My Chemical Romance: A Primer on Phthalates
The latest chemical to come under scrutiny in a string of many health concerns is phthalates. Phthalates is a classification of chemicals used to soften hard plastics. This chemical family can be found in a wide variety of consumer goods from plastic water bottles to medical equipment. They are everywhere including sex toys. Some are food grade, some are toxic.
There are preliminary studies regarding the dangers involved with phthalates, but none involving comprehensive human testing and no studies directly focused on sex toys. This does not mean that there is no need for concern on the part of the sex toy consumer, but nor has a defined risk to the consumer been determined.
In 2004 the European Union banned several chemicals in the phthalate family from being used in items that were targeted for use by children. This raises the question of”If my toddler should not put phthalates in his mouth, should I really be shoving them up my ass?” This article will attempt to answer that concern and help you come to conclusions that will work best and be safest for your particular set of circumstances.
Many companies have always avoided phthalates-Tantus, Fun Factory, and Vibratex to name a few. Other companies are moving away from using them. Doc Johnson has a growing number of items that do not contain any phthalates and has introduced a proprietary compound call Sil-a-gel which contains no toxic phthalates or latex.
The surest way to avoid phthalates in soft sex toys is to only purchase and use toys that are made from the highest grade of silicone often called “platinum” silicone. This is the perfect solution for someone who is concerned about possible toxins who can afford to spend top dollar on sex toys.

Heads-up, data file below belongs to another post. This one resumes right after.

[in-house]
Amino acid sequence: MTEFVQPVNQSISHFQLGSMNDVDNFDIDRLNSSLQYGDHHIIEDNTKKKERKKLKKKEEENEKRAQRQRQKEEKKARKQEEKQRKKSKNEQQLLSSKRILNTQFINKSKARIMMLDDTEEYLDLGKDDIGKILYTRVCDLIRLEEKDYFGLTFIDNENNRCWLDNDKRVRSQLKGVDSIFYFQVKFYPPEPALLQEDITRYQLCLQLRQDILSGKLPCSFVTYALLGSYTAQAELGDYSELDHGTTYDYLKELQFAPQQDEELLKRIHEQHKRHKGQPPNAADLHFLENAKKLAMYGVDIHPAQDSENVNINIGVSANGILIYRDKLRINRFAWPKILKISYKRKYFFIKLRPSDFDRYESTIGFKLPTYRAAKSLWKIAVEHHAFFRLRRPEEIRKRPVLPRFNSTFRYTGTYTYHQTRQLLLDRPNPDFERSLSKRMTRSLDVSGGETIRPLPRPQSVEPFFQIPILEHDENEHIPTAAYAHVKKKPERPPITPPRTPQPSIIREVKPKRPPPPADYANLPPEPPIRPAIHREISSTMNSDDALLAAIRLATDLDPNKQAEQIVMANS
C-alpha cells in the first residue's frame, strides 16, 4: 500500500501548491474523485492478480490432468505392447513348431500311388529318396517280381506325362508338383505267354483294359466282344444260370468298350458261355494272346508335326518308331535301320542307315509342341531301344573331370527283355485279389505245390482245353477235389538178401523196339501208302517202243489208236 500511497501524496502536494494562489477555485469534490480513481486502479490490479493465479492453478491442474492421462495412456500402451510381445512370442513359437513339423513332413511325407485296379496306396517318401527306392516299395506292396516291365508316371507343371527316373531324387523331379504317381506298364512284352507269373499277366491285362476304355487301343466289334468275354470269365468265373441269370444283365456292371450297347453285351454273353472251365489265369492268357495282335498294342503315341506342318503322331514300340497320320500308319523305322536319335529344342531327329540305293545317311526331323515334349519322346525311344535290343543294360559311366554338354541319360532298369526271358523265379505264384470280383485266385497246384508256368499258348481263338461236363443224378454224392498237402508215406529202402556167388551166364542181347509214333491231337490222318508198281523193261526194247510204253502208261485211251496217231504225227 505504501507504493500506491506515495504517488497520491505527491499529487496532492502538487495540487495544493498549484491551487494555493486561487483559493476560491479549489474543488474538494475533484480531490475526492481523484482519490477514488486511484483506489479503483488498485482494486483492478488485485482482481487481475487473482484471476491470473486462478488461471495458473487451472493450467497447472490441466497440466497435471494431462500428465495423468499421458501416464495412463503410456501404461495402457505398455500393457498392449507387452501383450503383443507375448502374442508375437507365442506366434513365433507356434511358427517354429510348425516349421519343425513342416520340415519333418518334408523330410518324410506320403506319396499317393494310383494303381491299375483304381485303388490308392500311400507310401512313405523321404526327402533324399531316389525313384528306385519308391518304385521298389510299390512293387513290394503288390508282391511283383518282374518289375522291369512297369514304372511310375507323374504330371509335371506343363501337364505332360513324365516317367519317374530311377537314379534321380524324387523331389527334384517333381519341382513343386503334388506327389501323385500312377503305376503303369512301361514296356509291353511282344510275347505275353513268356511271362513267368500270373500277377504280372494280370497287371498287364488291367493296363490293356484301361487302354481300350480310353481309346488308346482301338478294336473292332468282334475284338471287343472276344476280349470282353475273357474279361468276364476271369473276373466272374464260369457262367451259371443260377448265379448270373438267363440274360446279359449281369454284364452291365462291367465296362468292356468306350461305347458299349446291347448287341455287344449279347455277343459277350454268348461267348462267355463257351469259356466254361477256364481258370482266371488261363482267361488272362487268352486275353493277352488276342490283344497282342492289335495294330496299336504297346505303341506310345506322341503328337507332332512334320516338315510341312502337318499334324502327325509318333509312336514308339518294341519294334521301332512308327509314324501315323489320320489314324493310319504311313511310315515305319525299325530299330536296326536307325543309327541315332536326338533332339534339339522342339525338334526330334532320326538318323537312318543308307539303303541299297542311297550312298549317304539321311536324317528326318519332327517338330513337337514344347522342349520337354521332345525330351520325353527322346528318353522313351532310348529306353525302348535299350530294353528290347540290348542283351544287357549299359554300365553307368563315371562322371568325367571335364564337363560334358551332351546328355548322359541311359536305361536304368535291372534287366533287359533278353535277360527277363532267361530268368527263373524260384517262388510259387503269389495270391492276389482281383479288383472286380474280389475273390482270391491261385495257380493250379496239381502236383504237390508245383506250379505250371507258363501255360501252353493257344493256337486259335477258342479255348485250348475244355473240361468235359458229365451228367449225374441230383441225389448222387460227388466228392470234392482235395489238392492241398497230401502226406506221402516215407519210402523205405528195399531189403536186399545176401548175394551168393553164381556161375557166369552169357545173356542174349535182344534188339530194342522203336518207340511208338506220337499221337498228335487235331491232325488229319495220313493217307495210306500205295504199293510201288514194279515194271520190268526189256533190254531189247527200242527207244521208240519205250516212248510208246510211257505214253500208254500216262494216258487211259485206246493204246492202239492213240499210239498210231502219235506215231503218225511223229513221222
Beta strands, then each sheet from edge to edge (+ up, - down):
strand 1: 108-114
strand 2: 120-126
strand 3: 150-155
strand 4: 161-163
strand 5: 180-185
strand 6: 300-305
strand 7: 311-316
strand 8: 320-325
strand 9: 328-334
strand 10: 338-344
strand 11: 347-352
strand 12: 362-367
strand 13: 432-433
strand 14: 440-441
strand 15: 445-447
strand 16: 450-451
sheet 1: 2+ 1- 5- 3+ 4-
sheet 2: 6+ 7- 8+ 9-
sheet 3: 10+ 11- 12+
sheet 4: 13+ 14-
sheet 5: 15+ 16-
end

The buyer must be watchful when shopping for silicone products. Many manufacturers claim that the product is made of silicone on their packaging, but a simple sniff test sometimes proves that the product is not made only of silicon. Silicon is odorless and tasteless. If the toy has any type of smell to it, it may be part silicone but most likely contains fillers which may cause allergic reactions. Treat these items as a blend and use a condom over them.
Another alternative might be to avoid using the softer toys and using pyrex or hard plastics instead. Nah…variety is the spice of life. So what if you want to have fun on a budget? Or what if you have toys that you bought in the past and want to continue to enjoy? Place a condom over the toy before use, this will extend the wear of the toy in the future and make it safe to use in the present.
You should also use condoms on any toys made of porous materials or toys that you share with other people. Especially if those toys have any seams, creases or are made of a porous material as these items could harbor and grow harmful bacteria.
There is no need to panic over phthalates, but the situation bears watching. For those who have concerns, a few minor adjustments such as paying closer attention to materials when selecting toys and using condoms when you are unsure of a toy’s composition will keep most sex toy aficionados safe and happy.
This guide was written by Justine Case, Sex Toy Connoseur